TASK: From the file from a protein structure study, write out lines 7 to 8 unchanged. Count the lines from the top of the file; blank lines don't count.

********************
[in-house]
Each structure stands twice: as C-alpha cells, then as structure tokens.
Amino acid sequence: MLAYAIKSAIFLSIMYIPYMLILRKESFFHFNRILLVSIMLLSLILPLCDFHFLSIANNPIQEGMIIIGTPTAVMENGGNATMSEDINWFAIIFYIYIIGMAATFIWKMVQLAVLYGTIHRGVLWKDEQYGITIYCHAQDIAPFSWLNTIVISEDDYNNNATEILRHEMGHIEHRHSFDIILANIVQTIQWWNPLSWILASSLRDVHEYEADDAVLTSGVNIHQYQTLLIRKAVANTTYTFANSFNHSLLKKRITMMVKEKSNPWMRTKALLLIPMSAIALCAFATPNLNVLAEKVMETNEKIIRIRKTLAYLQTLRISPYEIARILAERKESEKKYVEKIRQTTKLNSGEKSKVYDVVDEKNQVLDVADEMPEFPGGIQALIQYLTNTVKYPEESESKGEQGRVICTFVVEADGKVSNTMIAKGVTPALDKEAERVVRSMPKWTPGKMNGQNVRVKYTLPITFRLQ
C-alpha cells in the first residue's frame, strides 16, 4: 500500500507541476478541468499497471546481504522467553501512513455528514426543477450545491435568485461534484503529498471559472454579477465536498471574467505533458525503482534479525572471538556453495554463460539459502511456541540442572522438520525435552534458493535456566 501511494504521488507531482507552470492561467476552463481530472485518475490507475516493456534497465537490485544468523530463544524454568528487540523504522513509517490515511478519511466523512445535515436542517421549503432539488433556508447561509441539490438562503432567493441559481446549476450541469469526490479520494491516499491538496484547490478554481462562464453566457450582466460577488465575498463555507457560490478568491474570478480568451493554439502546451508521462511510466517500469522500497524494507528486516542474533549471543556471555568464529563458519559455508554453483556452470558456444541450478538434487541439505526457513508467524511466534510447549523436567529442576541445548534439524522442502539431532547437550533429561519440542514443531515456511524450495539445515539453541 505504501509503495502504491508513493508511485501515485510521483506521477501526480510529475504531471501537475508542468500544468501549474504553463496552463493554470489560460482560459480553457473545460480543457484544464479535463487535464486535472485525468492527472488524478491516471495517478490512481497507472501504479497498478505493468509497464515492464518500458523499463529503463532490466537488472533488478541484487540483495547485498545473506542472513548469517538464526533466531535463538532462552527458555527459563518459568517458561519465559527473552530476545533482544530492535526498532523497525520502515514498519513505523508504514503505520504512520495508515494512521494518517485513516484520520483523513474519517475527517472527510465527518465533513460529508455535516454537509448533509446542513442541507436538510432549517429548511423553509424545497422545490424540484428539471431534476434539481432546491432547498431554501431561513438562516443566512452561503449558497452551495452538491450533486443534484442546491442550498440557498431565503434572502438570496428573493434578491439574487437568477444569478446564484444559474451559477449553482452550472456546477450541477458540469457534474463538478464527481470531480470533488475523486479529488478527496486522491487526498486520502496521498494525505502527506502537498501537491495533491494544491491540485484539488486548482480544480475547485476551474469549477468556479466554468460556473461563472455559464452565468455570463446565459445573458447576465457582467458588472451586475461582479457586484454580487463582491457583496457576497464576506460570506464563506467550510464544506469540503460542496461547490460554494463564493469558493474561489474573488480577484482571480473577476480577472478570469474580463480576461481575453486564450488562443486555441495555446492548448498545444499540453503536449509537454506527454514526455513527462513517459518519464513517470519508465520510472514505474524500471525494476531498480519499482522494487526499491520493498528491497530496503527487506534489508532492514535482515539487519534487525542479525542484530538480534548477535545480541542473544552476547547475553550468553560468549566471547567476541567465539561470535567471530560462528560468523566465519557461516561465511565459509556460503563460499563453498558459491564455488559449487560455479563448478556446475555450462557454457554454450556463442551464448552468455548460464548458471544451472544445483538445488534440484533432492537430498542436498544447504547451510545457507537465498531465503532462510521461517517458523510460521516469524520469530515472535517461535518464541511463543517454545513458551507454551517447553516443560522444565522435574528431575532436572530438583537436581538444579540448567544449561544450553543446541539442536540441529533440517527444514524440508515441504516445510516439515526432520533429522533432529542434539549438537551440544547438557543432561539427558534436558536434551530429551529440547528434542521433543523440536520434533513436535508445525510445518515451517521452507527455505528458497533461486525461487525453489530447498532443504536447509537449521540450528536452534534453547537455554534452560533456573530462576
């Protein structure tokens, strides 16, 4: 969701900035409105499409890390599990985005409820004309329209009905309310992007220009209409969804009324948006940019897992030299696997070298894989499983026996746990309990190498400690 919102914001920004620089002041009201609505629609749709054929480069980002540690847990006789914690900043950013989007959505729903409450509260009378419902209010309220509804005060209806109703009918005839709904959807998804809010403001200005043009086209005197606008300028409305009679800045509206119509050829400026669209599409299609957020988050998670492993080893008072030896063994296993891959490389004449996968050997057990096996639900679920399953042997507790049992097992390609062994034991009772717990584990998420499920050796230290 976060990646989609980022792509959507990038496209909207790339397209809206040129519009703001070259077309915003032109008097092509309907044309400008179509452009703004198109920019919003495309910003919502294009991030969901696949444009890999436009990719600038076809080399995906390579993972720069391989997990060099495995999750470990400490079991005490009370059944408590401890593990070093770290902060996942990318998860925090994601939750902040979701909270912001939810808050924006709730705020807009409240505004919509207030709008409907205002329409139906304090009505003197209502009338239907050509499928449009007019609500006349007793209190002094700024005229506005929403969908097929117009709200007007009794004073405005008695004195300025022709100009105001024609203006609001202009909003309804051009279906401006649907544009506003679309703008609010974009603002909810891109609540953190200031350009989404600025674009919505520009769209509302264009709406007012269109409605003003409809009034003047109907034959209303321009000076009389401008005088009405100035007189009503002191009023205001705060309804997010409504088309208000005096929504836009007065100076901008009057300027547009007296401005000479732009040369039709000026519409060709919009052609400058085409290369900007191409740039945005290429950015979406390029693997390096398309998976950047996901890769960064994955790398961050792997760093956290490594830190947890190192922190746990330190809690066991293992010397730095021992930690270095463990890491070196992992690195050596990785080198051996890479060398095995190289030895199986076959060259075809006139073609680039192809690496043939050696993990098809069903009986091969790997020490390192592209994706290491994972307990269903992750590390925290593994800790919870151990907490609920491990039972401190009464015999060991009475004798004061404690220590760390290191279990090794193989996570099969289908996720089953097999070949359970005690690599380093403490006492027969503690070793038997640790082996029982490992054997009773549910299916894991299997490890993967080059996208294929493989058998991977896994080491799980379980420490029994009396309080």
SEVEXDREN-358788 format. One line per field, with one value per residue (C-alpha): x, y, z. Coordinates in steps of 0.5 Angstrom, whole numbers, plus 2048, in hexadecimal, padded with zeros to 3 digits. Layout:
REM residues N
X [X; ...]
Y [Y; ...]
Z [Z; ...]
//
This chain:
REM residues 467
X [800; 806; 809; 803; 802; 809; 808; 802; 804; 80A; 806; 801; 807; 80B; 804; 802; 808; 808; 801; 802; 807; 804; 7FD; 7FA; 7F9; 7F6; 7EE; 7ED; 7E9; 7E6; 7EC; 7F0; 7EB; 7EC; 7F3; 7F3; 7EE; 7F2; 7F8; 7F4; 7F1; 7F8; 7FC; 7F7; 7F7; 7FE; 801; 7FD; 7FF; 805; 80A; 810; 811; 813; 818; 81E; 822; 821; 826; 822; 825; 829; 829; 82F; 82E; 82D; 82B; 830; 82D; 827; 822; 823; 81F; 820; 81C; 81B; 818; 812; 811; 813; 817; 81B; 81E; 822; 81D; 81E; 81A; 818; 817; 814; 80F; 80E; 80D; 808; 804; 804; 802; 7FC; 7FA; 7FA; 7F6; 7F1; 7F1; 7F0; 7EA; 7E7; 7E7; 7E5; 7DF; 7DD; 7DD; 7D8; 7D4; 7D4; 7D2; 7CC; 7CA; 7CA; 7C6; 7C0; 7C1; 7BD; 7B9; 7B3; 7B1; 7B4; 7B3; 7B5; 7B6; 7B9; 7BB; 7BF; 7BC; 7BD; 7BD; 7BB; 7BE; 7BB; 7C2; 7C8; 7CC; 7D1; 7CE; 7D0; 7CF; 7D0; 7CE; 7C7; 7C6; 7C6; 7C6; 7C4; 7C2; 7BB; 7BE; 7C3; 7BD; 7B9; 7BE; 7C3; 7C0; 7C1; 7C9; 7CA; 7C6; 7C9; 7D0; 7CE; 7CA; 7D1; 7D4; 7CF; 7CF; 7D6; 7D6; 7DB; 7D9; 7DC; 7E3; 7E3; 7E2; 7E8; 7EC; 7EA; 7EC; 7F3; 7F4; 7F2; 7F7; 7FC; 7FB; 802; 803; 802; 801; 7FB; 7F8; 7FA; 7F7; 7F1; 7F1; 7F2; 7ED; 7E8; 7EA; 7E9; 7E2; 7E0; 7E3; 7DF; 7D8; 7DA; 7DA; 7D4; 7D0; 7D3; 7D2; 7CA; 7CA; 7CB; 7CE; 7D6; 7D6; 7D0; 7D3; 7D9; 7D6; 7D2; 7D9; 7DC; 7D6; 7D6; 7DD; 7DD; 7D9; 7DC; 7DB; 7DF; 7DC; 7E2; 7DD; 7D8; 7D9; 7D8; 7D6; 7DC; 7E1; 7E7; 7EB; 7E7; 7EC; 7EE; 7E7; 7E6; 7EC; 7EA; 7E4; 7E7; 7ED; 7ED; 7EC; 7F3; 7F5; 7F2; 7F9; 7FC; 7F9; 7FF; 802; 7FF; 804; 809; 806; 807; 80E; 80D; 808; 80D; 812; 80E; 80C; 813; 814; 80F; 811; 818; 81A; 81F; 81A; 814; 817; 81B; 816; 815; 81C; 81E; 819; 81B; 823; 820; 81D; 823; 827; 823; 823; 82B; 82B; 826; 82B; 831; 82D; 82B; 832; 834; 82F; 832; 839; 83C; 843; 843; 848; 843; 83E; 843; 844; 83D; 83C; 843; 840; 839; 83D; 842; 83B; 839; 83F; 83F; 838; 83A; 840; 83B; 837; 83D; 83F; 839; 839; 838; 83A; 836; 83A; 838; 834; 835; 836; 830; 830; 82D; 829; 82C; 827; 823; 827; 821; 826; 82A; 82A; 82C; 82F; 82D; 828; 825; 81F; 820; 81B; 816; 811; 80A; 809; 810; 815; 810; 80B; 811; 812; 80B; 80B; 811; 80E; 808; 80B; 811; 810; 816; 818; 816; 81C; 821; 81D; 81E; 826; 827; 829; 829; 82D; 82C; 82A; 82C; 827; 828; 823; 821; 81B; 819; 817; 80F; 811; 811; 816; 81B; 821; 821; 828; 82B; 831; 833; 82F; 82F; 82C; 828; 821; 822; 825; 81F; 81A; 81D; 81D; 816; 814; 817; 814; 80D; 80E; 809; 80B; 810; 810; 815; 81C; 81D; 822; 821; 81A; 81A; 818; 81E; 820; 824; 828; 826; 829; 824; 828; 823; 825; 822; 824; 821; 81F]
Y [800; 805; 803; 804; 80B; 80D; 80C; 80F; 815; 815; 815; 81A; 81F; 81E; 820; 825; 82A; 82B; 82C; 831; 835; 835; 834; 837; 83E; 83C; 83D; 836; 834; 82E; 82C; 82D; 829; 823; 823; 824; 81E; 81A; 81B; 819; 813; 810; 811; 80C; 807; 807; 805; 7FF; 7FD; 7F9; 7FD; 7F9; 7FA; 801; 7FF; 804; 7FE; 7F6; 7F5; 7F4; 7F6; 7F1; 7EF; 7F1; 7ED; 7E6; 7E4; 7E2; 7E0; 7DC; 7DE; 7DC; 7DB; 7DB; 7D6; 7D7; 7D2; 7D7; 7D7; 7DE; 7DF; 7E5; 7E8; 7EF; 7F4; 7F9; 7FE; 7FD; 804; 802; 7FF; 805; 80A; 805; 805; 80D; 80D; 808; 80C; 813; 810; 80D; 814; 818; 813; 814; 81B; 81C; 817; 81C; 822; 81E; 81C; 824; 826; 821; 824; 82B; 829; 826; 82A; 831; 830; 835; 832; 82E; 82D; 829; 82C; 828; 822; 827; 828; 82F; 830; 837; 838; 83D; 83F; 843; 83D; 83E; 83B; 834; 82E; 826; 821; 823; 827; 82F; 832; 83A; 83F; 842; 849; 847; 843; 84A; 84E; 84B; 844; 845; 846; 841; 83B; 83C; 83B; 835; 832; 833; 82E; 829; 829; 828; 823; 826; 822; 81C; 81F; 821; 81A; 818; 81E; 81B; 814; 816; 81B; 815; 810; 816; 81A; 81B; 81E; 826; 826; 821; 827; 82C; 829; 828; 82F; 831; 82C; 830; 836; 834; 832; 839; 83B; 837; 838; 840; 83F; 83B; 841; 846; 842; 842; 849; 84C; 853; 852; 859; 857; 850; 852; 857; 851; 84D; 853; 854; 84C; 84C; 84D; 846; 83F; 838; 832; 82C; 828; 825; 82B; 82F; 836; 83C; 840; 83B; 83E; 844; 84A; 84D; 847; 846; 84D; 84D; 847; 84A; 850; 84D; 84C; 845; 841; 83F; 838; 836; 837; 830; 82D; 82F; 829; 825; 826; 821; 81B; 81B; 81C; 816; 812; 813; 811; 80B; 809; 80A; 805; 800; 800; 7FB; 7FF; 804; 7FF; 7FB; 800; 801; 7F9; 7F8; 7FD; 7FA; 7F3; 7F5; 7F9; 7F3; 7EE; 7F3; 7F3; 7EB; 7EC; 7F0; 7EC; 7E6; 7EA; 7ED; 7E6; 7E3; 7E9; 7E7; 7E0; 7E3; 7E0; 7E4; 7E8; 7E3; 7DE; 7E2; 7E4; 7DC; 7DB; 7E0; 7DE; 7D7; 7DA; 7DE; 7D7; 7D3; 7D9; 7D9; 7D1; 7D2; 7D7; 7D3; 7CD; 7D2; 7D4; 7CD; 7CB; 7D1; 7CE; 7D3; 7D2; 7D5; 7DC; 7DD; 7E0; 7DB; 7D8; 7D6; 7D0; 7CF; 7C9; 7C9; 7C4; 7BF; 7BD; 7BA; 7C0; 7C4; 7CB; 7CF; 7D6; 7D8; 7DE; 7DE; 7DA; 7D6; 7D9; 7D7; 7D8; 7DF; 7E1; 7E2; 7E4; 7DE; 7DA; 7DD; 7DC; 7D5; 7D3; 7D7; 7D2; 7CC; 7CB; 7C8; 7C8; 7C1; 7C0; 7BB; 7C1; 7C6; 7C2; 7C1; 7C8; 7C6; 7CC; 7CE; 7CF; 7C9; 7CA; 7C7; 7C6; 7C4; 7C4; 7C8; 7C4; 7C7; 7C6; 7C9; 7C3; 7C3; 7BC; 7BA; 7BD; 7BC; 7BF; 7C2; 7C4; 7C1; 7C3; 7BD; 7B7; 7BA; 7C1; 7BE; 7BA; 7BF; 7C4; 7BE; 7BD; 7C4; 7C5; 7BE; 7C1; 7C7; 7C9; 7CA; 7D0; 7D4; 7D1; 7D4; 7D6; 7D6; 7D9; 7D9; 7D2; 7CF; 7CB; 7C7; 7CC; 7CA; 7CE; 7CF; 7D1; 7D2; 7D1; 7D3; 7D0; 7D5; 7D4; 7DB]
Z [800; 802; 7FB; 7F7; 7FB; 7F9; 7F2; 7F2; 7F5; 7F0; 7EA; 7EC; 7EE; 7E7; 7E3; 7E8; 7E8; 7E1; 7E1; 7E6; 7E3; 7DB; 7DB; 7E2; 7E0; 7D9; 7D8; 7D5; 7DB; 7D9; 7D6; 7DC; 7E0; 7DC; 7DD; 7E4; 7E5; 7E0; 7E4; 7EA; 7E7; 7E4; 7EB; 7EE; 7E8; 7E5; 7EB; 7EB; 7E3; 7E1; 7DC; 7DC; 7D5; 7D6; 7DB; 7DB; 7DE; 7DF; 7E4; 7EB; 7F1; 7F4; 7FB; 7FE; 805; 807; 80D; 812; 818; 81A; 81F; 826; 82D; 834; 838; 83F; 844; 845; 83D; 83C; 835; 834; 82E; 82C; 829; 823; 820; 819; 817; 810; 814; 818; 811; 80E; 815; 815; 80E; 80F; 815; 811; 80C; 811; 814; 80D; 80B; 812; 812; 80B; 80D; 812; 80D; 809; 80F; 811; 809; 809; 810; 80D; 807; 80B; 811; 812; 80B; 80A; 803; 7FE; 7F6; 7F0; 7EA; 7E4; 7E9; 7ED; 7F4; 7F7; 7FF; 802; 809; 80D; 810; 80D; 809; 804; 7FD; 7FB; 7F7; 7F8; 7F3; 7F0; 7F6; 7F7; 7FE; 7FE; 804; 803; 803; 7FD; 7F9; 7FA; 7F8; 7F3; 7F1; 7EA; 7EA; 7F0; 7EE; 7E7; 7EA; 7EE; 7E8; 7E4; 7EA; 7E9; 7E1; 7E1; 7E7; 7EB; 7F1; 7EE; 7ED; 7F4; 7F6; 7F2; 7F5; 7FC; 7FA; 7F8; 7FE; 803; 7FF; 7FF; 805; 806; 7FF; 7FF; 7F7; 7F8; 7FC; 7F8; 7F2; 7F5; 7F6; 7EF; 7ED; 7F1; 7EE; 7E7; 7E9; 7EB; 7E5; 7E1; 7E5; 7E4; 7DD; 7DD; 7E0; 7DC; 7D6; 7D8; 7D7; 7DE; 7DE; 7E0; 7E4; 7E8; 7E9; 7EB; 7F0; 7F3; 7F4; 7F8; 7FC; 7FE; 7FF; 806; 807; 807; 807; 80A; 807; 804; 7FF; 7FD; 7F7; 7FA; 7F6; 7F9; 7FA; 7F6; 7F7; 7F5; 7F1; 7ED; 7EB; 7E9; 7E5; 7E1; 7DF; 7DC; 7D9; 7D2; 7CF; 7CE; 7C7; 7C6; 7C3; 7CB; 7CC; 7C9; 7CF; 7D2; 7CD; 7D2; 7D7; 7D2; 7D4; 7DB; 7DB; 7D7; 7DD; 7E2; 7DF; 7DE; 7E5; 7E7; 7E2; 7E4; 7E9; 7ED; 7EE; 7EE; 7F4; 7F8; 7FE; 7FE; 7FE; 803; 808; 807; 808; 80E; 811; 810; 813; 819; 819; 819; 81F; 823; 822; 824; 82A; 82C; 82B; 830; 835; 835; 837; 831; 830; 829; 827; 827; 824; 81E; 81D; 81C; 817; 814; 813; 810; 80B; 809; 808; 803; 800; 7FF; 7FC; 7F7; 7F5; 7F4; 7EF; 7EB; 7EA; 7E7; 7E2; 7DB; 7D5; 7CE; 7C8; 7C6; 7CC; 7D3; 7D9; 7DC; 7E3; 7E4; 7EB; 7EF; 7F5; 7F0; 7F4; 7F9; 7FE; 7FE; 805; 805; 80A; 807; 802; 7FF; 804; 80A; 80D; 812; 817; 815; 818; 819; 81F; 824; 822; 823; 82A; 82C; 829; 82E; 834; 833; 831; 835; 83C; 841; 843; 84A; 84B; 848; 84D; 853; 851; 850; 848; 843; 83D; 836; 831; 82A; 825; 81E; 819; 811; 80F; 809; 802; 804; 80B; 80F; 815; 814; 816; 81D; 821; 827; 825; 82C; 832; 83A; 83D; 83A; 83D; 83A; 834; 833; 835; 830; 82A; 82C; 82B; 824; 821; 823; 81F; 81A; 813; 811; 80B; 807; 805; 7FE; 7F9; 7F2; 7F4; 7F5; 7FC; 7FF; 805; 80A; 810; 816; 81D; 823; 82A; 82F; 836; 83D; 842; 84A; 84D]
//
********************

REM residues N
X [X; ...]